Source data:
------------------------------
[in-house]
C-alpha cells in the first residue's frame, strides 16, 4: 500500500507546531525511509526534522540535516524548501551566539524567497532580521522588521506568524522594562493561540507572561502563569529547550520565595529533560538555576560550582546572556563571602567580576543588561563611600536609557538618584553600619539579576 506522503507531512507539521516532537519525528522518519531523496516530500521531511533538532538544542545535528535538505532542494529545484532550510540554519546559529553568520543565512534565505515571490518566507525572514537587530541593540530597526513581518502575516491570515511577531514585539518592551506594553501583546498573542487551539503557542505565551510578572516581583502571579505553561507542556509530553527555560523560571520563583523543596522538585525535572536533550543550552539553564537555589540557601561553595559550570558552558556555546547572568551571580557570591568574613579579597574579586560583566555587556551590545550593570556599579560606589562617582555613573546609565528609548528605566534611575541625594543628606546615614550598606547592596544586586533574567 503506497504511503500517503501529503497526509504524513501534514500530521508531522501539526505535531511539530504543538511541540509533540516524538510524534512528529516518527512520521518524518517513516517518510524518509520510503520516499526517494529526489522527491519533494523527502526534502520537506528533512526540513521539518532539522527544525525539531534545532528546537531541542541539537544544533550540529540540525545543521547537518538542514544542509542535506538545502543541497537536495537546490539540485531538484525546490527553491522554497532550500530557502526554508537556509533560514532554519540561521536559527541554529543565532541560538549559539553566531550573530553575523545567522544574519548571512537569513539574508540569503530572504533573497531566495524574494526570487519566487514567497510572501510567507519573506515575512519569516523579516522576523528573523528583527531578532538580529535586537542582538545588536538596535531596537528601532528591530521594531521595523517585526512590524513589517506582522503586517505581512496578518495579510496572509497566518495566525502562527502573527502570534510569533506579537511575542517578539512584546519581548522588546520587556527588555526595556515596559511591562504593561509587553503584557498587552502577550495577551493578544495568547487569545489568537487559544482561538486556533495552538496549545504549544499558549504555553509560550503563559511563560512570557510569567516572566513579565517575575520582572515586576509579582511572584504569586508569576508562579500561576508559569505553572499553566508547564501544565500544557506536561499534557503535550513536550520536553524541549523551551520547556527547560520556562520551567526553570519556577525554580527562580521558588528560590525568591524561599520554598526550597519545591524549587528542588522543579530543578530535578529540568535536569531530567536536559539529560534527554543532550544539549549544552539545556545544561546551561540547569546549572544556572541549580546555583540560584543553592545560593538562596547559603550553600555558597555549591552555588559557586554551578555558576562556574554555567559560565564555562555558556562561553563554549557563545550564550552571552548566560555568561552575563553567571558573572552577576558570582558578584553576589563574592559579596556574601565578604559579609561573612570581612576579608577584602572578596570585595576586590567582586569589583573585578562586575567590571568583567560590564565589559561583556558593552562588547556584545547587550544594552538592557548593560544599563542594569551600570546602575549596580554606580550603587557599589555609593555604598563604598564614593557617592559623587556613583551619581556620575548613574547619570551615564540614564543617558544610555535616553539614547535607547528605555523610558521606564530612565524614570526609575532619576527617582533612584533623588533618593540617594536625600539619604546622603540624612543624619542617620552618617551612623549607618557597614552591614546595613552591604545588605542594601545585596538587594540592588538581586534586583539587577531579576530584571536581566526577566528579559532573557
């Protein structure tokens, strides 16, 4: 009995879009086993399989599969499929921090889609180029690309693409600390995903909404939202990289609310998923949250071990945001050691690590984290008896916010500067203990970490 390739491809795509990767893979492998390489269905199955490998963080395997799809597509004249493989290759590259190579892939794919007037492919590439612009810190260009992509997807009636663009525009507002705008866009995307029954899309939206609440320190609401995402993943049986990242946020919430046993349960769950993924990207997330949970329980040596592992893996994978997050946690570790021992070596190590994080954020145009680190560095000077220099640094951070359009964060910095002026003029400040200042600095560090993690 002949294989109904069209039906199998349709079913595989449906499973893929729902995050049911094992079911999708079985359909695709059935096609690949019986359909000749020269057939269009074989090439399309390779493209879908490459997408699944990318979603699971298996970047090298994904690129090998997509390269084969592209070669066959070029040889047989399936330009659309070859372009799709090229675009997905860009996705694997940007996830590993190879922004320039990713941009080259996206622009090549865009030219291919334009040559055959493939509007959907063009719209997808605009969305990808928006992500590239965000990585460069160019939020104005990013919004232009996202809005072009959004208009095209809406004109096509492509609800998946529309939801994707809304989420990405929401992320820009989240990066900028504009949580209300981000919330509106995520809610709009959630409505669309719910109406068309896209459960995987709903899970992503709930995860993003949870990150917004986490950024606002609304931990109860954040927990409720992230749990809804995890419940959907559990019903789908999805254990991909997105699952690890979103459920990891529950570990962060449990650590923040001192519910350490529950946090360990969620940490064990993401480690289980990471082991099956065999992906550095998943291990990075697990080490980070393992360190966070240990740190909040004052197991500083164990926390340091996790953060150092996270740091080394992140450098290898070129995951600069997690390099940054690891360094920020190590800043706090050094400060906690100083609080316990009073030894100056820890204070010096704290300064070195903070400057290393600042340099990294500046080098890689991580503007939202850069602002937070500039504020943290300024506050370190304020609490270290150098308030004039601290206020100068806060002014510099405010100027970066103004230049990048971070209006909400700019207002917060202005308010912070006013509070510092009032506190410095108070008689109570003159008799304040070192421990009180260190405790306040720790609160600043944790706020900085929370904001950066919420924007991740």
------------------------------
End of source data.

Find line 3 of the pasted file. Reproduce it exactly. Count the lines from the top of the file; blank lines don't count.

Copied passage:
């Protein structure tokens, strides 16, 4: 009995879009086993399989599969499929921090889609180029690309693409600390995903909404939202990289609310998923949250071990945001050691690590984290008896916010500067203990970490 390739491809795509990767893979492998390489269905199955490998963080395997799809597509004249493989290759590259190579892939794919007037492919590439612009810190260009992509997807009636663009525009507002705008866009995307029954899309939206609440320190609401995402993943049986990242946020919430046993349960769950993924990207997330949970329980040596592992893996994978997050946690570790021992070596190590994080954020145009680190560095000077220099640094951070359009964060910095002026003029400040200042600095560090993690 002949294989109904069209039906199998349709079913595989449906499973893929729902995050049911094992079911999708079985359909695709059935096609690949019986359909000749020269057939269009074989090439399309390779493209879908490459997408699944990318979603699971298996970047090298994904690129090998997509390269084969592209070669066959070029040889047989399936330009659309070859372009799709090229675009997905860009996705694997940007996830590993190879922004320039990713941009080259996206622009090549865009030219291919334009040559055959493939509007959907063009719209997808605009969305990808928006992500590239965000990585460069160019939020104005990013919004232009996202809005072009959004208009095209809406004109096509492509609800998946529309939801994707809304989420990405929401992320820009989240990066900028504009949580209300981000919330509106995520809610709009959630409505669309719910109406068309896209459960995987709903899970992503709930995860993003949870990150917004986490950024606002609304931990109860954040927990409720992230749990809804995890419940959907559990019903789908999805254990991909997105699952690890979103459920990891529950570990962060449990650590923040001192519910350490529950946090360990969620940490064990993401480690289980990471082991099956065999992906550095998943291990990075697990080490980070393992360190966070240990740190909040004052197991500083164990926390340091996790953060150092996270740091080394992140450098290898070129995951600069997690390099940054690891360094920020190590800043706090050094400060906690100083609080316990009073030894100056820890204070010096704290300064070195903070400057290393600042340099990294500046080098890689991580503007939202850069602002937070500039504020943290300024506050370190304020609490270290150098308030004039601290206020100068806060002014510099405010100027970066103004230049990048971070209006909400700019207002917060202005308010912070006013509070510092009032506190410095108070008689109570003159008799304040070192421990009180260190405790306040720790609160600043944790706020900085929370904001950066919420924007991740």